HANGZHOU, China China is expected to import as much as 800 million tonnes of iron ore in 2013, up at least 4 percent from this year, due to higher steel output and constrained domestic iron ore supply.
"Production of rebar, wire rod and pipe are expected to maintain a high growth rate next year, while output of steel products used in railway, such as medium and heavy plate, are expected to grow," Chen Kexin, chief analyst at Distribution Productivity Promotion Center of China Commerce, a research institute that monitors product prices for Chinas Ministry of Commerce, told AMM sister publication Steel First.
The country produced 602.2 million tonnes of crude steel in the first 10 months of 2012, up 2.1 percent from the same period last year, according to Chinas National Bureau of Statistics. Crude steel output is forecast to grow 3 percent this year, Chen said, and could top 4 percent in 2013 to reach 750 million tonnes.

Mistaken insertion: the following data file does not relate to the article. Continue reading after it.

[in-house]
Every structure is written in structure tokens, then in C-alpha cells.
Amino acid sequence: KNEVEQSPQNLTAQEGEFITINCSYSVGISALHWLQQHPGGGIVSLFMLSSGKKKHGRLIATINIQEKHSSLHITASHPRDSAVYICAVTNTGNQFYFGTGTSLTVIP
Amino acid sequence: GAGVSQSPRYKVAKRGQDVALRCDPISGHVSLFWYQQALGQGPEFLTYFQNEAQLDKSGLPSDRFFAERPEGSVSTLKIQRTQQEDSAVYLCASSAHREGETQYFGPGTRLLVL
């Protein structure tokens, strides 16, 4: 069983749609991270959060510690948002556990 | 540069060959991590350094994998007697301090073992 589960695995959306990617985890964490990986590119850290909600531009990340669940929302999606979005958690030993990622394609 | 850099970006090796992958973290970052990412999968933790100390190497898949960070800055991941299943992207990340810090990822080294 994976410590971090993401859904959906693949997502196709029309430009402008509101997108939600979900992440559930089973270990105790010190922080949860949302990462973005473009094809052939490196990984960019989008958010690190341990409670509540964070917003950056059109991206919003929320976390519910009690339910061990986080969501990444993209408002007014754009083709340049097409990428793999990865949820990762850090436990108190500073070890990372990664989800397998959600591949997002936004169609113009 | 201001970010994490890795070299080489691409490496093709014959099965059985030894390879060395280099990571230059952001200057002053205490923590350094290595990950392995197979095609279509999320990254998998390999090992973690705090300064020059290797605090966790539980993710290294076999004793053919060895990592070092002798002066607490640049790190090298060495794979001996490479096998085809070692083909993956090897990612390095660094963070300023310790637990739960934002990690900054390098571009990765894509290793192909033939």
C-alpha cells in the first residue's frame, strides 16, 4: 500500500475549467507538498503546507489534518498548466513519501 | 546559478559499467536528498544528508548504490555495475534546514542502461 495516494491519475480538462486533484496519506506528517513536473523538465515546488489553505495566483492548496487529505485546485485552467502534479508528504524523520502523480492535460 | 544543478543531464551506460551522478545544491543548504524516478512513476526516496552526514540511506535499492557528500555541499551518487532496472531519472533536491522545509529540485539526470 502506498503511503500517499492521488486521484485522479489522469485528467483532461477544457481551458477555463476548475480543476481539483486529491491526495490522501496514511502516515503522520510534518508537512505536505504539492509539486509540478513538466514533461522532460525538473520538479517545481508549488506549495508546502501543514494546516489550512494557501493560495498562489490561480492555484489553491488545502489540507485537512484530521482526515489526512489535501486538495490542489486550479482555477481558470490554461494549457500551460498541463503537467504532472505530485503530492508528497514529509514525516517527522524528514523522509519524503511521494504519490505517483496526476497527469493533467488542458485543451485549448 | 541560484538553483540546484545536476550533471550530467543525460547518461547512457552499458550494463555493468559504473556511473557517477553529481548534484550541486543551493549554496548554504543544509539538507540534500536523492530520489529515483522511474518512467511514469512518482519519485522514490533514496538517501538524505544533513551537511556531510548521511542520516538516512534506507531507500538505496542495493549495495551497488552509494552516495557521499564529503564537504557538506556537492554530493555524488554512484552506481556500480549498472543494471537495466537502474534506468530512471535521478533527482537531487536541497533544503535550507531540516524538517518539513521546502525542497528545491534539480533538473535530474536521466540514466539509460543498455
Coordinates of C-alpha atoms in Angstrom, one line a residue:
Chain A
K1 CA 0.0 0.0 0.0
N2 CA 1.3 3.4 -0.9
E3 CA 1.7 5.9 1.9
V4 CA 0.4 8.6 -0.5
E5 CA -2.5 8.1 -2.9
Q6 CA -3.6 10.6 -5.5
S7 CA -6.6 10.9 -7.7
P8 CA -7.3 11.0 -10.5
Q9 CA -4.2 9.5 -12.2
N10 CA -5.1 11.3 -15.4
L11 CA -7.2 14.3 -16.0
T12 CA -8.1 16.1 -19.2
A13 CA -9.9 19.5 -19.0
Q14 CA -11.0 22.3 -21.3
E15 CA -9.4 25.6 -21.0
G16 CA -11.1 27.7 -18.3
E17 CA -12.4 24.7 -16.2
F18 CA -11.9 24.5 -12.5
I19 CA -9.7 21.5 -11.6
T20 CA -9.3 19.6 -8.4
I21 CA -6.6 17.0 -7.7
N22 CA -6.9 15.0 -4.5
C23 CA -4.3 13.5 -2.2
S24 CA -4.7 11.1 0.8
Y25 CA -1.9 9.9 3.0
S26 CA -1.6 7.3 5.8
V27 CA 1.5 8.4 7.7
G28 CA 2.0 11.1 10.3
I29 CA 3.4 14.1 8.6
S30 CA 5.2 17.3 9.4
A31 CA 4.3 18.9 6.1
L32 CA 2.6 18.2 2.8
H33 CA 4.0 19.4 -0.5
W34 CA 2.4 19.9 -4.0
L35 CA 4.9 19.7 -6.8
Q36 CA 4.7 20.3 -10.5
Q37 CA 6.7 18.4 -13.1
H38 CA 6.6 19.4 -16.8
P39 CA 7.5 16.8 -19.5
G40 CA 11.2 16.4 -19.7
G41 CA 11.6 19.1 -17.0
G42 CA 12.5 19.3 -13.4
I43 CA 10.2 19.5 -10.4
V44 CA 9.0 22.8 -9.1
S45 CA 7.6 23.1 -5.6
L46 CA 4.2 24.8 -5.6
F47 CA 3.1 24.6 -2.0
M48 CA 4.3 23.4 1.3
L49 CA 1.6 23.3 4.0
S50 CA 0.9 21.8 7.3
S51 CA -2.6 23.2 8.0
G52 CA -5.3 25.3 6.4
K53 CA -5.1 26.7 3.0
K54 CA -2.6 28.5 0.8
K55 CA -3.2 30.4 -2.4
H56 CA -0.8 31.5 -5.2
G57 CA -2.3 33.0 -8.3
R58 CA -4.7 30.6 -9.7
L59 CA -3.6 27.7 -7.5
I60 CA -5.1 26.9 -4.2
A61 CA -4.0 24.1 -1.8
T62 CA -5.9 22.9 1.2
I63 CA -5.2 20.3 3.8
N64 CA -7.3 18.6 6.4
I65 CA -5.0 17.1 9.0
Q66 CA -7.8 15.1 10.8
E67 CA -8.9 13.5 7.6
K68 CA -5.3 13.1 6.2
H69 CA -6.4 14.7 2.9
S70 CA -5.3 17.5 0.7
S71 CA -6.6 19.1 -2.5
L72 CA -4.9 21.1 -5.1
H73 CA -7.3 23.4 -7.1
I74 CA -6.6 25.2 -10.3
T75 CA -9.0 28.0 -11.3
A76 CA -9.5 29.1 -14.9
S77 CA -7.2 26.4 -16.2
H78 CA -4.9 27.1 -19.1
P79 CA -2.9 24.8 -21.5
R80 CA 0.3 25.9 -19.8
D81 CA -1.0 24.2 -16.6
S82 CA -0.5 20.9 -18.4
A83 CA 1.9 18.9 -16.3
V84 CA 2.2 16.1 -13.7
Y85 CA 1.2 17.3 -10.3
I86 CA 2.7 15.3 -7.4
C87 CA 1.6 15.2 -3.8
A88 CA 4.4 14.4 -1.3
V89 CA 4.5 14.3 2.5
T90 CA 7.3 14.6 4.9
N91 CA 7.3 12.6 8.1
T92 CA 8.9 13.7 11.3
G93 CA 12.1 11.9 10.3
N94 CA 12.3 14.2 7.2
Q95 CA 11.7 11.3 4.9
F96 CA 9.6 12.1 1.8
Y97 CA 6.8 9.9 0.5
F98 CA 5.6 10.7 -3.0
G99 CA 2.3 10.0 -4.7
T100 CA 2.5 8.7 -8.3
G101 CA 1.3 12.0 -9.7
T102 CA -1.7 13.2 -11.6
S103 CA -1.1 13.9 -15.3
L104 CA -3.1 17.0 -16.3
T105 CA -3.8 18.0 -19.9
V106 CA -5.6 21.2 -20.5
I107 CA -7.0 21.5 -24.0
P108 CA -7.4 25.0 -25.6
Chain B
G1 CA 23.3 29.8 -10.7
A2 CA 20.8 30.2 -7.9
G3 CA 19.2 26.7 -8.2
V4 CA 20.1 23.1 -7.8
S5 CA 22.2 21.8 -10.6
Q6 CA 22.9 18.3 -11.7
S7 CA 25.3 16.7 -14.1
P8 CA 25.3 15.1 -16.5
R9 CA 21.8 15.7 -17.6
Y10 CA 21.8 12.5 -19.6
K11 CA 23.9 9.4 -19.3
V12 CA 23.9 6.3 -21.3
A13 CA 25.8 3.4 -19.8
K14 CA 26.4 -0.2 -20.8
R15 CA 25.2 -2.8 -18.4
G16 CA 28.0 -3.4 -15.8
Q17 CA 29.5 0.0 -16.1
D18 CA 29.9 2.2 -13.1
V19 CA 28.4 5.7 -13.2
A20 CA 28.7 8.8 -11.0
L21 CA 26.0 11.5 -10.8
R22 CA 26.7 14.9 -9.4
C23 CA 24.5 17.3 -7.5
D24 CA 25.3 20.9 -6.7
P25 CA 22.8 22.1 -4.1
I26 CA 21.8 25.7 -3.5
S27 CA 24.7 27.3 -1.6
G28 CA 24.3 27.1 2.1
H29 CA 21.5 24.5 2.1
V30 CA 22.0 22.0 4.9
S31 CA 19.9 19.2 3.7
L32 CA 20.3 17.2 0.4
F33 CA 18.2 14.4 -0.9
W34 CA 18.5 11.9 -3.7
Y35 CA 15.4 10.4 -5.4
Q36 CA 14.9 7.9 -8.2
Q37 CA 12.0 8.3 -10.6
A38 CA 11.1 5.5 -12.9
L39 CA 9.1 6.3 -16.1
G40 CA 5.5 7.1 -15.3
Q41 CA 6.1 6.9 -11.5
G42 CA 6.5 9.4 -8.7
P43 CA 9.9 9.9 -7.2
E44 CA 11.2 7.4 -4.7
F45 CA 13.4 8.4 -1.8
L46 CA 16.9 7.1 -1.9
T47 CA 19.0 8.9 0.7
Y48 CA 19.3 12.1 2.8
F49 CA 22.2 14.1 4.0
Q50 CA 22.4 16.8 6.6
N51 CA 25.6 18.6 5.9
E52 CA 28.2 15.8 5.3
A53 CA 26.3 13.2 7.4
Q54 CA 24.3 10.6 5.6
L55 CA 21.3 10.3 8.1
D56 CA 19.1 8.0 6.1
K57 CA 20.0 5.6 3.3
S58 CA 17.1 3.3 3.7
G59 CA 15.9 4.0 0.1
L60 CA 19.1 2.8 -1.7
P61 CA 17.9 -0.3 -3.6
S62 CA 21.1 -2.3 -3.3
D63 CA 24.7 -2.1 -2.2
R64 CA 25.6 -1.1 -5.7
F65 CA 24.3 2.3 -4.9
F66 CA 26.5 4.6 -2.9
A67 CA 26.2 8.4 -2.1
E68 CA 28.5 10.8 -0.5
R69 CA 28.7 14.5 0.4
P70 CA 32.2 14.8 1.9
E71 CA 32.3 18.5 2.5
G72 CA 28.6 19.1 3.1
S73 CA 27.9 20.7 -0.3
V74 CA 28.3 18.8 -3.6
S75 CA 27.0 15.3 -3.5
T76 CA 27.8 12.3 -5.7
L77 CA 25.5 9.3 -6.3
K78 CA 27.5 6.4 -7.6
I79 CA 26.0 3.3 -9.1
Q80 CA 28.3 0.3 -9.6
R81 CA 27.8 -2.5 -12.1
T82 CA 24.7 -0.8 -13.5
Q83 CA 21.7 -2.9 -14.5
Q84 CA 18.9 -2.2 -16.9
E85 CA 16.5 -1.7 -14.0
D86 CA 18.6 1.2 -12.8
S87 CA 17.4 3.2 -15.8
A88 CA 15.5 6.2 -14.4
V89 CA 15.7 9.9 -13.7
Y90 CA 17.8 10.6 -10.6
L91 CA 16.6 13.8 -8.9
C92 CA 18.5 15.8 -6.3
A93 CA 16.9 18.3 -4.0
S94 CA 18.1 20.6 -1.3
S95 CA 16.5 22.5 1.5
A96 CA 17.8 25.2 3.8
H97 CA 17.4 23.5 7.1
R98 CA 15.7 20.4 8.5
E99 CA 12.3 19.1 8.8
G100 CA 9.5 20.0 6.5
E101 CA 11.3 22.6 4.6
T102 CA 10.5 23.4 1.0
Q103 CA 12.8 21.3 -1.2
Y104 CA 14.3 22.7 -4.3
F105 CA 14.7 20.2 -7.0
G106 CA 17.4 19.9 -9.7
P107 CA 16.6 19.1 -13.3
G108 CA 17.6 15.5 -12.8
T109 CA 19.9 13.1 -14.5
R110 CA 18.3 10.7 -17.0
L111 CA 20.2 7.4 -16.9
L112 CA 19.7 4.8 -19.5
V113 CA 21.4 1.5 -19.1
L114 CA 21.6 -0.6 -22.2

"If the government doesnt release incentives to boost production, Chinas iron ore output is likely to stand at 400 million tonnes of concentrate in 2013, little changed from that in 2012," one source said.
Such incentives could include proposed tax cuts.
Cutting miners tax burden is "a must," Xie Sanming, an official at the Operation Monitoring and Coordination Bureau of the Ministry of Industry and Information Technology (MIIT), said.
Iron ore, the price of which is driven by demand and logistics costs, isnt a strategic resource for China, Xie said, even though the country has abundant reserves that could well support accelerated development boosted by tax incentives.
"Beijing raised value-added taxes on domestic mines in 2009 from 13 percent to 17 percent, and changed the resources tax from 60 percent of the base tax to 80 percent of the base tax," Xie said.
China Iron and Steel Association deputy secretary-general Wang Xiaoqi said MIIT is studying possible tax cuts of 10 to 15 percent.
A version of this article was first published by AMM sister publication Steel First.